Americans were estimated to spend an average of $688.87 each on holiday-related shopping, according the National Retail Federation. Now that the wrapping paper has been tossed and many holiday gifts have been exchanged or returned, there is still one big-ticket item many workers have yet to buy.

There are 8 million Americans with some form of private long-term care insurance in a market with the potential to reach up to more than twice as many - 15 million to 20 million - including individual, group, life insurance products and annuity products, according to Jesse Slome, executive director of the American Association for Long-Term Care Insurance.

Unfortunately, holiday retailers seem to have done a better sell job than LTC vendors. More than half of employees in large corporations think they already have LTC insurance either through the government or their employer health plan, though they don't, says Dan Cahn, senior vice president of business development at LTC Financial Partners, LLC.

To combat consumers' lack of knowledge, LTC Financial Partners and others hold educational meetings where an LTC specialist presents options to the employees and doesn't necessarily sell the product. Providing employees with options breeds interest and encourages them to take a closer look at their LTC plan and insuring their future.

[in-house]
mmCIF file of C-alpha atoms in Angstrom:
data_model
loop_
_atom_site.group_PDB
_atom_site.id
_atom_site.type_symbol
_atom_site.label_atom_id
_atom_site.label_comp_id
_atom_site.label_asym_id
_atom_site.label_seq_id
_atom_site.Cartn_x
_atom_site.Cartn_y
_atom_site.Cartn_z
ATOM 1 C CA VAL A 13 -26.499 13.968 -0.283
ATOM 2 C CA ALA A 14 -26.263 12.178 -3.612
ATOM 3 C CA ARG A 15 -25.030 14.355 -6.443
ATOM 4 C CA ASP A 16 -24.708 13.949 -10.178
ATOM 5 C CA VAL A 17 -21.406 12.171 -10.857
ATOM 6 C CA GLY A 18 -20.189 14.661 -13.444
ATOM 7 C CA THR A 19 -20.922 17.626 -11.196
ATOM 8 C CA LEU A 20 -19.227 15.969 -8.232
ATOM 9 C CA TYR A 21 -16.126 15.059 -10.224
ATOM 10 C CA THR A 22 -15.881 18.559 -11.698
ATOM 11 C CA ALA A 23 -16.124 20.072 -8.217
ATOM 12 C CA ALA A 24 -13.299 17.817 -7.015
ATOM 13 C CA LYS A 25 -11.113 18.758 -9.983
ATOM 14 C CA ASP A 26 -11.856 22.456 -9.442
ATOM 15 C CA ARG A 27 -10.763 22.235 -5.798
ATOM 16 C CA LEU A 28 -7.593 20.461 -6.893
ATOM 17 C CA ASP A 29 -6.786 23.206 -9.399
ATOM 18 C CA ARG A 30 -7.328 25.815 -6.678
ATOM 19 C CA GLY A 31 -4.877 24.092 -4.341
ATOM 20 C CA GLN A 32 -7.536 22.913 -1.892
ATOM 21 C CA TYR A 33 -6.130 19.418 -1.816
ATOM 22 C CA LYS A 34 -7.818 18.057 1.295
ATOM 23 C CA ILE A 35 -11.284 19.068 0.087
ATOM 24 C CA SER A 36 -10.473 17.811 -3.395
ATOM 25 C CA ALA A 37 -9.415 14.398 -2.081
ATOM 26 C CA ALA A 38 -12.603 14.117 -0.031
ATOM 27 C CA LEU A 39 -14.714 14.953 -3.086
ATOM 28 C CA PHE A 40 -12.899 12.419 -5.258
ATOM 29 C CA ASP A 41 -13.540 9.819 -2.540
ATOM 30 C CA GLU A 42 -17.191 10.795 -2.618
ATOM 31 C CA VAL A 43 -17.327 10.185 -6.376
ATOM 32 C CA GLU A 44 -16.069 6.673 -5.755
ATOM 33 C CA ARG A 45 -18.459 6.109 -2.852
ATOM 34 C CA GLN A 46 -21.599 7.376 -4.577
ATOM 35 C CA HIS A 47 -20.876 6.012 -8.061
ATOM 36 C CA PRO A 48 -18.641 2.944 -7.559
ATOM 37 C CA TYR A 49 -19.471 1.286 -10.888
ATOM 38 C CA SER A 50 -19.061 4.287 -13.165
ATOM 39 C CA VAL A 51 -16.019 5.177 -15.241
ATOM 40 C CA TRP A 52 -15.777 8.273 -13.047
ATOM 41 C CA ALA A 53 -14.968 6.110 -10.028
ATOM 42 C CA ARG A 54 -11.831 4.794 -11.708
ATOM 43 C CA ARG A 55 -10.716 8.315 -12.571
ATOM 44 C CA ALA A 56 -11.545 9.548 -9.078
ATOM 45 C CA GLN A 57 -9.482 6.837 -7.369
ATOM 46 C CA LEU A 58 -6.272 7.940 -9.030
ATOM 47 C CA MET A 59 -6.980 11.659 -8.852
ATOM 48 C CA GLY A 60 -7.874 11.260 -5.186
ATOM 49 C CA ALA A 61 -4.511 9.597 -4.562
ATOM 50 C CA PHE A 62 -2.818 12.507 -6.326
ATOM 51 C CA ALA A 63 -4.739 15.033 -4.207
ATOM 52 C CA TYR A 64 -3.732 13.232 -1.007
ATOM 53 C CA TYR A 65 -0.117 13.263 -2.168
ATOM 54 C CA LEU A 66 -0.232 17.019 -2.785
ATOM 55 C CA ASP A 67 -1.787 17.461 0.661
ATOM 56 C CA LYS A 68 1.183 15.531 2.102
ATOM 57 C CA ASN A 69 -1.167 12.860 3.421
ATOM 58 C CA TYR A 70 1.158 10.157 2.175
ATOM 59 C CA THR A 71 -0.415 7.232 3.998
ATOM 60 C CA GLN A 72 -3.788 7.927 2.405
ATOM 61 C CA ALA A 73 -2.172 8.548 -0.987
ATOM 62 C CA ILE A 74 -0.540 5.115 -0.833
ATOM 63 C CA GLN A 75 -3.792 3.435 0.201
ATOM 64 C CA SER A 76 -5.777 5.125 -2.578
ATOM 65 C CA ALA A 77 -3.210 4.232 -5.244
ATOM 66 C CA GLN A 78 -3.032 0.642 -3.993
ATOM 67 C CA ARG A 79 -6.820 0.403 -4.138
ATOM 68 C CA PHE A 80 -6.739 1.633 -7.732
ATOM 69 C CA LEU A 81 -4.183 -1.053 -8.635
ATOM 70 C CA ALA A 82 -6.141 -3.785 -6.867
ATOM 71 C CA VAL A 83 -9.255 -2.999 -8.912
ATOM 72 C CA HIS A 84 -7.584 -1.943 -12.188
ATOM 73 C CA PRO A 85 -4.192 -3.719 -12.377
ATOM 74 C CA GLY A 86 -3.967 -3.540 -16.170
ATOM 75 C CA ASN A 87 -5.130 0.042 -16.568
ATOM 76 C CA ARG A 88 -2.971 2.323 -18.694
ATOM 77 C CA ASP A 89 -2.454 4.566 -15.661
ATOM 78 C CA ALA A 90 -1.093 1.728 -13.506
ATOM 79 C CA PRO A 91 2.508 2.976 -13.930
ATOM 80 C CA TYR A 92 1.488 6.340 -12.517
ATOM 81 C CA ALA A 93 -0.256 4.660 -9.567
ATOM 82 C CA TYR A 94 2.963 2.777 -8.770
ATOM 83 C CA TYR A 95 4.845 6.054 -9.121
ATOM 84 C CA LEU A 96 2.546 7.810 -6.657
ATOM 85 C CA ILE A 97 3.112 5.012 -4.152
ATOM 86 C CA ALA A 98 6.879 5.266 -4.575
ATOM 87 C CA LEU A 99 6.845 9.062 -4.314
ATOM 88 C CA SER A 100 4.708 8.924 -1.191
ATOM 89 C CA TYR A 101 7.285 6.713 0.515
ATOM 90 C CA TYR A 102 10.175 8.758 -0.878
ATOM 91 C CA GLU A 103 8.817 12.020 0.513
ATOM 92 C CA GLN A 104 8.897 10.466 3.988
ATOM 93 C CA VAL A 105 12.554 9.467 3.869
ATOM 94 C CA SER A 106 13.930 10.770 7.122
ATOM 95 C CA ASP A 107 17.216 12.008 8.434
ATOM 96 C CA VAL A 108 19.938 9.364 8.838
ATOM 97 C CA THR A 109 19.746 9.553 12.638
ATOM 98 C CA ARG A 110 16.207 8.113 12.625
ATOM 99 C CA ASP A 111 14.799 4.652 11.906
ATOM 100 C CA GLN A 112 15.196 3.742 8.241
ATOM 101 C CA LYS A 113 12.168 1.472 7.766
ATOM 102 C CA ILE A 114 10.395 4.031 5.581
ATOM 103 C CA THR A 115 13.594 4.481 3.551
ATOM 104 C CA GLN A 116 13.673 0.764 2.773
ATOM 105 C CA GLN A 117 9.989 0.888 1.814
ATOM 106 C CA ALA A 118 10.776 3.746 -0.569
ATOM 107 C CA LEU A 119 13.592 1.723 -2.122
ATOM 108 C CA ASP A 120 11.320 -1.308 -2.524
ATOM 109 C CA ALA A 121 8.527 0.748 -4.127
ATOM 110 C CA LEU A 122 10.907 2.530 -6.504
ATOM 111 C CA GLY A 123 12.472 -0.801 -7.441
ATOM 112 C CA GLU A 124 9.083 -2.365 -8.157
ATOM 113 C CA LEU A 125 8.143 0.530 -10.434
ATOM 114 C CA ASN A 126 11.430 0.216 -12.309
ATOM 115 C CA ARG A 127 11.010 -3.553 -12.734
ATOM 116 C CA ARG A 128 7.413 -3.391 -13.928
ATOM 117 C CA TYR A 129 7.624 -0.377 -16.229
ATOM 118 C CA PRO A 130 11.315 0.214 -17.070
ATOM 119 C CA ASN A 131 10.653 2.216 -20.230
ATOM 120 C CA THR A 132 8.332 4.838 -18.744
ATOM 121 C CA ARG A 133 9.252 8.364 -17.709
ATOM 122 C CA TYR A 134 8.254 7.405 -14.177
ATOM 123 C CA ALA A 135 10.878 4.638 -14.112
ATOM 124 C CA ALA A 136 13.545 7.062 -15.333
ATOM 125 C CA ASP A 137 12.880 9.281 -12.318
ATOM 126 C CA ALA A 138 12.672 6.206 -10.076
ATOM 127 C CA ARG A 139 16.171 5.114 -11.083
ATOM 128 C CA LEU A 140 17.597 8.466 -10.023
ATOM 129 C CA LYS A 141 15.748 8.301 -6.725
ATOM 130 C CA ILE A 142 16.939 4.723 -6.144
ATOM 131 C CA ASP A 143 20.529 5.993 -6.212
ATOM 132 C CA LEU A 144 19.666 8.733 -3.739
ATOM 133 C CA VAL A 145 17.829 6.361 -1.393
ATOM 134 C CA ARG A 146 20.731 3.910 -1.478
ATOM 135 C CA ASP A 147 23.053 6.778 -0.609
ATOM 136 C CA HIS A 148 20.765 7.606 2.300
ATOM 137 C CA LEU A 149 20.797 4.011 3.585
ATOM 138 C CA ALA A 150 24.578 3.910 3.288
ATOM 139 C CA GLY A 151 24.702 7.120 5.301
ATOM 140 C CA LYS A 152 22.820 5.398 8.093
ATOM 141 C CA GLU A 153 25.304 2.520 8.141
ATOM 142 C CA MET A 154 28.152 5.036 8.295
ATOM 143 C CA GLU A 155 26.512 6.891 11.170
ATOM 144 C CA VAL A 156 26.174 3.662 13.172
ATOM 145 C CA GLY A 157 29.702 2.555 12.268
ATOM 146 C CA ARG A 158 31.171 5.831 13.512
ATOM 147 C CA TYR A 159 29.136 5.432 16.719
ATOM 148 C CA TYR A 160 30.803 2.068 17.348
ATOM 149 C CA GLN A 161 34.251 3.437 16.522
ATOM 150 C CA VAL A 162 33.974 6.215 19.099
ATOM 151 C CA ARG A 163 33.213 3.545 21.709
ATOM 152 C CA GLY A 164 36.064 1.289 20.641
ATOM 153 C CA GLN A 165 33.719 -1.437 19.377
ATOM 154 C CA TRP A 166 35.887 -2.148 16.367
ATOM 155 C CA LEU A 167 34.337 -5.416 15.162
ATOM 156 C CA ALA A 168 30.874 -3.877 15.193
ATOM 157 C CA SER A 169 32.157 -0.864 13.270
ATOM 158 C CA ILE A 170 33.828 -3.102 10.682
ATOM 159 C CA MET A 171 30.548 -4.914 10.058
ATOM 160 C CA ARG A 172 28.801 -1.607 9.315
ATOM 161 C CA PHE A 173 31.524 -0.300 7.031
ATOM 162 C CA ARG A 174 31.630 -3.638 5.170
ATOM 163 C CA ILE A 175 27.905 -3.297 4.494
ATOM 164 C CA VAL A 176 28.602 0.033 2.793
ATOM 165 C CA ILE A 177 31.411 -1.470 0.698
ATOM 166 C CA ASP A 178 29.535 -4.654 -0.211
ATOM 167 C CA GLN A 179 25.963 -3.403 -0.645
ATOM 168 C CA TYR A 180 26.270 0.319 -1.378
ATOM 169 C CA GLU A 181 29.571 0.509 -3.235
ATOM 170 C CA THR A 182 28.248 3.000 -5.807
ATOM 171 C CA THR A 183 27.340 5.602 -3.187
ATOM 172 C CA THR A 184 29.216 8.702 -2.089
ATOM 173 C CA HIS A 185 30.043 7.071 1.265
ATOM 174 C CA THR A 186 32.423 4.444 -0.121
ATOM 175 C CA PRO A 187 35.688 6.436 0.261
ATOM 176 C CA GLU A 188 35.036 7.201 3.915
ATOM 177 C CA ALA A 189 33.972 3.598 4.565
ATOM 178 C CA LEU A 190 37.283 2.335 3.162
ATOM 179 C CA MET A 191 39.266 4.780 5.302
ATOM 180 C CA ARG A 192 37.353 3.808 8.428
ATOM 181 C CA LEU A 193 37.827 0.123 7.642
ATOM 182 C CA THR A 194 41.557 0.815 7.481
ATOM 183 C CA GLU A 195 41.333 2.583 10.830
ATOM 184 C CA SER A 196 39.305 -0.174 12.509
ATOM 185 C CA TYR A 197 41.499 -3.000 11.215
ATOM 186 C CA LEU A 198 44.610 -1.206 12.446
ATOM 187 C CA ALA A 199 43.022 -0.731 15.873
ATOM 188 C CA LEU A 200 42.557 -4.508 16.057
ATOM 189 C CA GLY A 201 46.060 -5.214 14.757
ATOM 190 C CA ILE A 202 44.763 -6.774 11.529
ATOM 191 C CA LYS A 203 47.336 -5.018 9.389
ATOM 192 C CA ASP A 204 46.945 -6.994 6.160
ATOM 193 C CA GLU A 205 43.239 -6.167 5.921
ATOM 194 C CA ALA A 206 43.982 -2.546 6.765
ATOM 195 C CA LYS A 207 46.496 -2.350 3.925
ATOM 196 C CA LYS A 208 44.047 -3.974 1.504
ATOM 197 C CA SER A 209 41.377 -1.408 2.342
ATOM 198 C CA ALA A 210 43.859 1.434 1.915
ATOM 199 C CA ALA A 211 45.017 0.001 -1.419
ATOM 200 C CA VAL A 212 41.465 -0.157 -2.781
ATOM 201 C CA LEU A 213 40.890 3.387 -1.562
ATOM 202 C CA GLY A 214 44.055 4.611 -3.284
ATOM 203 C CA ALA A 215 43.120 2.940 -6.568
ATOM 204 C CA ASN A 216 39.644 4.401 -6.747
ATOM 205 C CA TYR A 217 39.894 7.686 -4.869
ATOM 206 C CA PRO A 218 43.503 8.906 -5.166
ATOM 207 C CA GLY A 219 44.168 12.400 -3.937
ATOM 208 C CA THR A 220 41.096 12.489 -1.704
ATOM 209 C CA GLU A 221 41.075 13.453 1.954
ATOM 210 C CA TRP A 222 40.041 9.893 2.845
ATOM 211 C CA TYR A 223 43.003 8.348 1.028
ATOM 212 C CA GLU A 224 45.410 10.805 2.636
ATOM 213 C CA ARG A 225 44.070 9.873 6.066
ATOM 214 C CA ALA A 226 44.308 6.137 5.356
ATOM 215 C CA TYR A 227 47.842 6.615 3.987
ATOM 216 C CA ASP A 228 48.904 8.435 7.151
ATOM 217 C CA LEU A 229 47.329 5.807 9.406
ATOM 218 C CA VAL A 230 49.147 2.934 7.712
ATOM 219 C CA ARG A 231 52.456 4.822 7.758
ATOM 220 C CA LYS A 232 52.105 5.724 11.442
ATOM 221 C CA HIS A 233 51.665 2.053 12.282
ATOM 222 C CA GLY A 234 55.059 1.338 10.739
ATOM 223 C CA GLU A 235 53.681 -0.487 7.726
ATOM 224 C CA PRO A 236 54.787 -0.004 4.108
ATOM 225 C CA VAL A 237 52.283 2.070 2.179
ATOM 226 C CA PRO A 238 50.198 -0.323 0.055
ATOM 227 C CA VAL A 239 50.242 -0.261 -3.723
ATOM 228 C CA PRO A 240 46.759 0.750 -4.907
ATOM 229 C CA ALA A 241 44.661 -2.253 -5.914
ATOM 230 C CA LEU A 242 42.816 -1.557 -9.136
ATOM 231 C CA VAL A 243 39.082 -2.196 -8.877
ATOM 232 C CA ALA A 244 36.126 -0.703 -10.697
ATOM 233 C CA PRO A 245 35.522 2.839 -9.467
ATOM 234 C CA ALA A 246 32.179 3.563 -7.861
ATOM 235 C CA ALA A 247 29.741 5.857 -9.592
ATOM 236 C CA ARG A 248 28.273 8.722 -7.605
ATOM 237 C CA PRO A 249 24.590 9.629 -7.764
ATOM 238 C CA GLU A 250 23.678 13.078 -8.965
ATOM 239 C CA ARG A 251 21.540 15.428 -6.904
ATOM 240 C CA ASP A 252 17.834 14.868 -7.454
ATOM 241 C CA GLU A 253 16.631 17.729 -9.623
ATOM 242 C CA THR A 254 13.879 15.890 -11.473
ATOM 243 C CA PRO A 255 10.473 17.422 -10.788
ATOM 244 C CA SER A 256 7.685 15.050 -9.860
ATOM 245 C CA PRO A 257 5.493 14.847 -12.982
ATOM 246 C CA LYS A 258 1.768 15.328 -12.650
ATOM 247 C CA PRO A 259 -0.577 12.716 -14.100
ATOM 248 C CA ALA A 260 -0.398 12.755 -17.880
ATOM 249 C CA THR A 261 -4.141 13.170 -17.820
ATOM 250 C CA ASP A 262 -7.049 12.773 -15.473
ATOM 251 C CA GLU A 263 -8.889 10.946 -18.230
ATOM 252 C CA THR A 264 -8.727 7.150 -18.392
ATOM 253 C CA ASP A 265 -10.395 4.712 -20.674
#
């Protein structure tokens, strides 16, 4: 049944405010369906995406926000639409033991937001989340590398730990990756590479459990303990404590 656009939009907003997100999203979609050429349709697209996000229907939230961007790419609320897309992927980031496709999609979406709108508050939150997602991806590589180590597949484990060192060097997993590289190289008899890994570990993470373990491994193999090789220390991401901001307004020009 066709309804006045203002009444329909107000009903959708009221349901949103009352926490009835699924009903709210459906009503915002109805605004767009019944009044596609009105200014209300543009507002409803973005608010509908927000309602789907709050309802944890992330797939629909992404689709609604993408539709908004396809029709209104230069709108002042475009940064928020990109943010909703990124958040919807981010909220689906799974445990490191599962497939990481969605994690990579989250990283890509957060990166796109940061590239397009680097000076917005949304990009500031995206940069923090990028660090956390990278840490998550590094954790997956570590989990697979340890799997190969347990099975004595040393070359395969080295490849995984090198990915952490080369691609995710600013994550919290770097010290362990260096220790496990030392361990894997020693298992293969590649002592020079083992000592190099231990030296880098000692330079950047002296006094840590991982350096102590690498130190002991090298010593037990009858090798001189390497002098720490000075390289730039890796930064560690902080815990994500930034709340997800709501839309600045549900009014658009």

"Not everyone needs long-term care insurance, but everyone should have a long- term plan," Cahn advises.

Employers should look to LTC educators to explain to employees the facts regarding funding sources and out-of-pocket costs for different types of care throughout the country, says Jason Hochstadt, executive vice president of Jedi Management, Inc. & Lifeco Associates, Inc. When educating, there are a lot of parallels between long-term care insurance and other types of insurance, financial, investment and estate planning.

Indeed, employers can integrate LTC education within their financial education campaign, says Rich McCabe, a director in PwC Human Resource Services.

"As part of your long-term financial plan, long-term care insurance can play a critical role in wealth preservation," McCabe explains. The estimated average $200 per day individuals pay for inpatient care "can erode your savings dramatically and become a significant financial burden for your loved ones," he adds.

Education goes national

Targeted LTC education will be taking the national stage with the 3in4 Need More national awareness campaign, based on statistics from the Health and Human Services Department that 70% of individuals will need some sort of long-term care by the time they're 65.

Also relevant to the 3in4 campaign: Prudential notes that 74% of consumers ages 55 to 65 polled for a recent survey say they are concerned about needing some kind of long- term care, and that 25% of all consumers admitted that they have no idea what a day in a nursing home costs. Less than one-quarter (22%) of survey participants cite private LTC insurance as a means to pay for care.

The hope of 3in4 Need More campaign "is to bring the same level of awareness to Americans by utilizing celebrity spokespeople to advocate on the need to plan for one's long- term care - [equivalent to the] Got Milk? campaign," says Jonas C. Roeser, senior vice president of marketing and operations for LTC Financial Partners, LLC.